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The background story of the HumbleSwap relaunch.
The Defly wallet app grew out of a fascination with automated market makers (AMM). Most of the current decentralized exchanges (DEXs) are based on this idea. They are extremely elegant in how they can replace centralized order book exchanges with a relatively simple smart contract and a liquidity pool.
In late March we started integrating the HumbleSwap AMM into Defly. We were very excited about this new DEX and pushed hard to have full support in our app. After all, providing a great user experience is one big factor holding DEXs back. This is when we noticed some curious behavior and, upon further investigation, a vulnerability. Now that HumbleSwap was taken offline and all funds were secured, we believe it’s time to shed some light on what has happened.
The root problem turned out to be in HumbleSwap's smart contract. It uses an incorrect formula to compute the number of LP tokens that a user gets when providing liquidity for a pool (the LP tokens describe the user’s share of the liquidity pool). Interestingly, this formula is correct if a user adds equivalent amounts of both assets according to the current exchange rate (exactly how it should be). However, this vulnerability can be exploited if an attacker provides liquidity in an unbalanced way. In this case, the attacker receives too many LP tokens in relation to the new pool ratio (after the token minting). This allows the attacker to later exchange the LP tokens for a profit, particularly when the ratio was moved significantly. We provide a technical deep dive into the vulnerability at the end of this article.
From finding the vulnerability to our first conference call with Reach, the company behind HumbleSwap, it took less than 24 hours. We were able to ping them through a backchannel and reach them on a Saturday afternoon. From our point of view, we understood this as a problem for the entire Algorand ecosystem and wanted it handled as best as possible. We also want HumbleSwap to succeed and elevate Algorand with their services. Reach came through and responded quickly by taking our concerns seriously, notifying their users, and scheduling a relaunch.
Generally speaking, bugs and vulnerabilities happen and need to be managed as best as possible. For anybody moderately familiar with software development this should not come as a surprise. Programming is hard. The field of computer science has large parts dedicated to improving code quality and reducing unexpected behavior. There is a tremendous amount of work going into this. Still, in the end some code will fail under some circumstances and will have to be handled by additional strategies.
This is where bug bounty programs can make a difference. Having seen a fair amount of this class of bugs, we are increasingly in favor of these. HumbleSwap and all other DEXs on Algorand are audited by security professionals and this adds significantly to the security of the Algorand ecosystem. Yet, software that runs crypto can benefit from even more mitigation strategies. One specific challenge is that it uniquely attracts bad actors because of the potential to drain funds. We see two scenarios where bug bounties are helpful. One is to incentivize people who coincidentally find vulnerabilities to report them. The second one is to actively motivate professionals to seek them out. The latter could be understood as an ongoing security audit by expert volunteers.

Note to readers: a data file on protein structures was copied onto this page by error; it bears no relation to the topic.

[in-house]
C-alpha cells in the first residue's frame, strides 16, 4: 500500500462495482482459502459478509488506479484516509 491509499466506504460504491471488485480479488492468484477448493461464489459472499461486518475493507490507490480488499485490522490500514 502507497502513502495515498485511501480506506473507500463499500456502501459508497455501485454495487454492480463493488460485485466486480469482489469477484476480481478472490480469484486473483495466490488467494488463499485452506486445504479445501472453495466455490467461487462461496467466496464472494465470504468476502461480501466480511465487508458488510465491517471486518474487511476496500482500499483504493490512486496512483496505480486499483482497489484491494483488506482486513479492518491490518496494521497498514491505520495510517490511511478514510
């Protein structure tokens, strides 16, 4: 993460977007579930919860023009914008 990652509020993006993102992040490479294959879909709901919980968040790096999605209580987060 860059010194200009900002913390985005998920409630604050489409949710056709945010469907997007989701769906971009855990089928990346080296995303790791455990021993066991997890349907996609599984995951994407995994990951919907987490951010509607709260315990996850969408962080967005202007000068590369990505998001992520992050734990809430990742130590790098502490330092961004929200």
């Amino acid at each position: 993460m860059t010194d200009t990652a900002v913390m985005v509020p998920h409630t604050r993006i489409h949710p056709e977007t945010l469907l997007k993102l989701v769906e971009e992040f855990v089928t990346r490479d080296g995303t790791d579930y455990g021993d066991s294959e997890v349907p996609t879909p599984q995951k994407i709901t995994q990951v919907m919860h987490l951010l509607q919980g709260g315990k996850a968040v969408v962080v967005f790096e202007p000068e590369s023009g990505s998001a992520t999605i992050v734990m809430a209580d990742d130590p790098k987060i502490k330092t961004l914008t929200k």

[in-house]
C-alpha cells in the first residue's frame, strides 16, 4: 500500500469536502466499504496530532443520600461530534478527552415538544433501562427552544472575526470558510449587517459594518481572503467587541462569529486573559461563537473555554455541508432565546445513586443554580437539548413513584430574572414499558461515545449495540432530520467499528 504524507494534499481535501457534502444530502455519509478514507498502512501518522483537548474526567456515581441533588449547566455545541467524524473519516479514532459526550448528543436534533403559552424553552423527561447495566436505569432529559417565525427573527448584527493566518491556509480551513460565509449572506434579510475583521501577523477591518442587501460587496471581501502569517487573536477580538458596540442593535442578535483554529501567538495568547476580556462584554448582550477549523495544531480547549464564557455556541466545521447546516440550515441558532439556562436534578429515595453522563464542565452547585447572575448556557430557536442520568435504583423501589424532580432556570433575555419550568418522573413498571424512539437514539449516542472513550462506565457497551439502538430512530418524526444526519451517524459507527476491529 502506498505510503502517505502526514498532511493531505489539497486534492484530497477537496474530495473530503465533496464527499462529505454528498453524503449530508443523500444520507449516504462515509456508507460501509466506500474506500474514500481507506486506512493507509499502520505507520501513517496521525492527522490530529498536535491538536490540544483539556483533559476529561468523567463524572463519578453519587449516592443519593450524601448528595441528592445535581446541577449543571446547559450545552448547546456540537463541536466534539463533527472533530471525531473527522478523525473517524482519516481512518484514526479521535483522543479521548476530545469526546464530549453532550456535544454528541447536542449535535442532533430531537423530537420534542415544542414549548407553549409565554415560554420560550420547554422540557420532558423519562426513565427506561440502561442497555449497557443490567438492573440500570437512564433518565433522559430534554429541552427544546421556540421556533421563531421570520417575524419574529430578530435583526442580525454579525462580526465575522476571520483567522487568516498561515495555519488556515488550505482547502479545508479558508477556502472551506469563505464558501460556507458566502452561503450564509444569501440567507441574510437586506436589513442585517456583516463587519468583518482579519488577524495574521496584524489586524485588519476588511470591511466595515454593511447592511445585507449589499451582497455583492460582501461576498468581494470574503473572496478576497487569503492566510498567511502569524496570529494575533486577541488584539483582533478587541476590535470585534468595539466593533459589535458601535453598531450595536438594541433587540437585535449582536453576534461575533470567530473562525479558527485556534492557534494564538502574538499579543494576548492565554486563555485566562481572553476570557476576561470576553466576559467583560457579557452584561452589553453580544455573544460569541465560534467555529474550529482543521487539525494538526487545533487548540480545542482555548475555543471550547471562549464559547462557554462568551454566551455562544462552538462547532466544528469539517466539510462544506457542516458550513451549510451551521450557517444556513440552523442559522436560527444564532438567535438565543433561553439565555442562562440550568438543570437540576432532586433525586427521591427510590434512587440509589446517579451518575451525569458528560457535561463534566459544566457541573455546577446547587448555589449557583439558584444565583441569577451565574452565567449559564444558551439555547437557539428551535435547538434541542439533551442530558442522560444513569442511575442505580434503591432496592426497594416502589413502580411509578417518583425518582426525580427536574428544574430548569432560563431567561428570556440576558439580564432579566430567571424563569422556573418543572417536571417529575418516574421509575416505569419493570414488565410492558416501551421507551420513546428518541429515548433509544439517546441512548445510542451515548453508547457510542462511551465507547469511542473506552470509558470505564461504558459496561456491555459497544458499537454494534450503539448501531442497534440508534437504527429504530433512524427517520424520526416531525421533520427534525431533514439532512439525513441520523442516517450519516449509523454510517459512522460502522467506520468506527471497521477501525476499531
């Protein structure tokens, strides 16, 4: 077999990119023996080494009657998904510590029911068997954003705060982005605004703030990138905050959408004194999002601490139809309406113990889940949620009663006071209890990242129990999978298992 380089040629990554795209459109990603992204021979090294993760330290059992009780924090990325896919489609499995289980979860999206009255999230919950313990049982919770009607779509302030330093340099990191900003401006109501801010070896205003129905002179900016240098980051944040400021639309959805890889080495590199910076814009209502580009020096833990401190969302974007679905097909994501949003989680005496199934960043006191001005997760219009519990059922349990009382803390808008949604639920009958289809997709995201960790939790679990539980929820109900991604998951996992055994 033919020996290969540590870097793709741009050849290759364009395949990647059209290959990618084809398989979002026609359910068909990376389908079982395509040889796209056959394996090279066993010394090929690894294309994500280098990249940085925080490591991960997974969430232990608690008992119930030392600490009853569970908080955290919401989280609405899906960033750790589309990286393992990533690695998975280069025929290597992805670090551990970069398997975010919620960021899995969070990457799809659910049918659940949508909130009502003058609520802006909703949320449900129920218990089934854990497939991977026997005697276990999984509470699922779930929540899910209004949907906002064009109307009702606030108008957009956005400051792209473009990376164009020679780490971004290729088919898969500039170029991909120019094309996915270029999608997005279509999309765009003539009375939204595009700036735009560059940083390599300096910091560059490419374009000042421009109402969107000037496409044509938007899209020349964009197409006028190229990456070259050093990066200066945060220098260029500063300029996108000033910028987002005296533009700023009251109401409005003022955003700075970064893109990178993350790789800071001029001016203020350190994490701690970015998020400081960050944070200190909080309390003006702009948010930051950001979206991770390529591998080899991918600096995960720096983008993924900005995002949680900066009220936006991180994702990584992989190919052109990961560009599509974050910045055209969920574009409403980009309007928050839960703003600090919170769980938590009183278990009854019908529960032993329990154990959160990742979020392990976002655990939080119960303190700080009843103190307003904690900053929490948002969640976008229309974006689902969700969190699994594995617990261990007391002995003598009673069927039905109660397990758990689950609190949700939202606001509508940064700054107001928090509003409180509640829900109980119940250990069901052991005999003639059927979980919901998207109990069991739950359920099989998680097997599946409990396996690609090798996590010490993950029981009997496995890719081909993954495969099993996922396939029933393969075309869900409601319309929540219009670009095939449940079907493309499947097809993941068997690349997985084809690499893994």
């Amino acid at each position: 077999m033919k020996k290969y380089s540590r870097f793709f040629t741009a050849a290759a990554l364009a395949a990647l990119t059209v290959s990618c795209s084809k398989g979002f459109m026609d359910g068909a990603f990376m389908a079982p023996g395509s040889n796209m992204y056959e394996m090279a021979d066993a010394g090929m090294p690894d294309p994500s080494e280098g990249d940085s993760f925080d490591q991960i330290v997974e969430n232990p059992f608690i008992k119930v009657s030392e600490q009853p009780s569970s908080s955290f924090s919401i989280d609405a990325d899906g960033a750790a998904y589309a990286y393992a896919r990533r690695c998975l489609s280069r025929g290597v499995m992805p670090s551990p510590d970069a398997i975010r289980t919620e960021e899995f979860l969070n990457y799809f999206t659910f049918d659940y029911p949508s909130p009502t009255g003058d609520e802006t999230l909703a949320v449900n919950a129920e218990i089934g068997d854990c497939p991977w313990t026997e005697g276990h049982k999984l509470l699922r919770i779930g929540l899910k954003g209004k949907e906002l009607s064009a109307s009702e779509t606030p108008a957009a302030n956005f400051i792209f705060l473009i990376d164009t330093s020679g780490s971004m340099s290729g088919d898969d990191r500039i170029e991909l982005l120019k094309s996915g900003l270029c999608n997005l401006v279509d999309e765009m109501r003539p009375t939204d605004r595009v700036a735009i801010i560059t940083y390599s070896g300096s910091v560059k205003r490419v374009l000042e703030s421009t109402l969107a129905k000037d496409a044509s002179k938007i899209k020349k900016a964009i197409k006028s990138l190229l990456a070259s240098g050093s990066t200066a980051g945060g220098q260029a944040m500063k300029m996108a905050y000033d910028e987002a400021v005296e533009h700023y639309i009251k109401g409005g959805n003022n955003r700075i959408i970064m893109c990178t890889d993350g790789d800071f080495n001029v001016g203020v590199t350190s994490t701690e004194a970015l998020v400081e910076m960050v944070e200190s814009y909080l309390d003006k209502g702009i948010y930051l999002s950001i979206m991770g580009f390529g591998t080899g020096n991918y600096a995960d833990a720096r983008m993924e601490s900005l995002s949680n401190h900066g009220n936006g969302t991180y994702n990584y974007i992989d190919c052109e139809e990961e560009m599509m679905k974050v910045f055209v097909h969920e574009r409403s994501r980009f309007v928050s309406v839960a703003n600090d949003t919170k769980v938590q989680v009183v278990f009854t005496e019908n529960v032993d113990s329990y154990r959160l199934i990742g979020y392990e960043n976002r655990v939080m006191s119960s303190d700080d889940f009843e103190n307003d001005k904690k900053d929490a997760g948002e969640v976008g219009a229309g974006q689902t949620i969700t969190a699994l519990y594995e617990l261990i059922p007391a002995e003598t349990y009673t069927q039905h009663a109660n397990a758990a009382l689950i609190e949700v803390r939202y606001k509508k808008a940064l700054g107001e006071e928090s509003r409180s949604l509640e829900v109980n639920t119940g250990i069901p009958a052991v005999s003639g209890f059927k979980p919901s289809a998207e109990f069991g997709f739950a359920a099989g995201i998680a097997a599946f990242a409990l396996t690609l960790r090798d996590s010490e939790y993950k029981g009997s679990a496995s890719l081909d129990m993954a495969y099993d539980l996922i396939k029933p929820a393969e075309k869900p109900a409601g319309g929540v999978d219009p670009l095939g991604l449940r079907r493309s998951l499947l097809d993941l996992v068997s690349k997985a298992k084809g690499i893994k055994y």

A question that comes up a lot is how much a critical vulnerability report is worth. In the case of HumbleSwap, it could well be the determining factor between success and failure. Additionally, a worst case scenario (users losing funds, skewed exchange rates) does not stay isolated to one DEX. A spiraling exchange directly affects the entire ecosystem through arbitrage bots. When surveying other major projects (Algofi, Tinyman, Pact) a critical bug report is rewarded with 100k-200k USD. At first this may seem a lot but in the context of potential damage averted this is well within reason.
Defly will not be an exception in regard to bug bounty programs. Having been very close to HumbleSwap's but also Tinyman's relaunch has solidified our plan to offer rewards for vulnerability reports. We are going to launch our own official program once our security audit with Kudelski (which is ongoing) is complete. In the meantime, we want everybody to understand that we honor security-related bug reports and encourage our community not to hesitate when it comes to reporting any unexpected behavior in our app.
For the record, Reach and the HumbleSwap team have been very responsive and their handling of these issues has been exemplary. We are sure they will have a strong rebound with the upcoming relaunch of their DEX. We have reason to believe they will also introduce a bug bounty program and have confirmed a bounty to the Defly team. To all the devs out there, stay vigilant and don't underestimate the potential of small discrepancies to be exploited in this high-stakes field.
Appendix: HumbleSwap Vulnerability
Minting LP tokens in HumbleSwap exposed a vulnerability that allowed attackers to steal users’ funds. In the remainder of this analysis we refer only to HumbleSwaps’ vulnerable smart contract that has been deprecated now. The root problem is that the responsible smart contract applies an incorrect formula to compute the number of LP tokens that a user receives when adding liquidity to a pool. What makes this vulnerability interesting and hard to spot is that for correct user inputs (adding liquidity in a balanced way) this formula is indeed correct. The problem surfaces when an attacker adds liquidity in an unbalanced way. Then the formula returns more LP tokens than the attacker should receive and this can ultimately be exploited.
Minting LP Tokens
The formula that HumbleSwap uses to compute the number of LP tokens is the average between the number of LP tokens received for adding only asset A or only asset B. Mathematically, this formula can be described as follows. We denote by HA and HB the pool’s holdings of asset A and B, respectively. Additionally, we call the number of issued LP tokens ILPT. Minting LP tokens can be seen as a function mint(IA, IB) that takes as input the amounts of asset A and B that the user adds to the pool, denoted IA and IB, and returns the number of minted LP tokens:
Let’s take this formula apart. IA/HA denotes the user’s share of asset A with respect to the holdings HA of asset A and this share is multiplied by the number of issued LP tokens ILPT. The resulting number of LP tokens represents the user’s share of all LP tokens. The same is done for asset B and finally the formula computes the average of these numbers.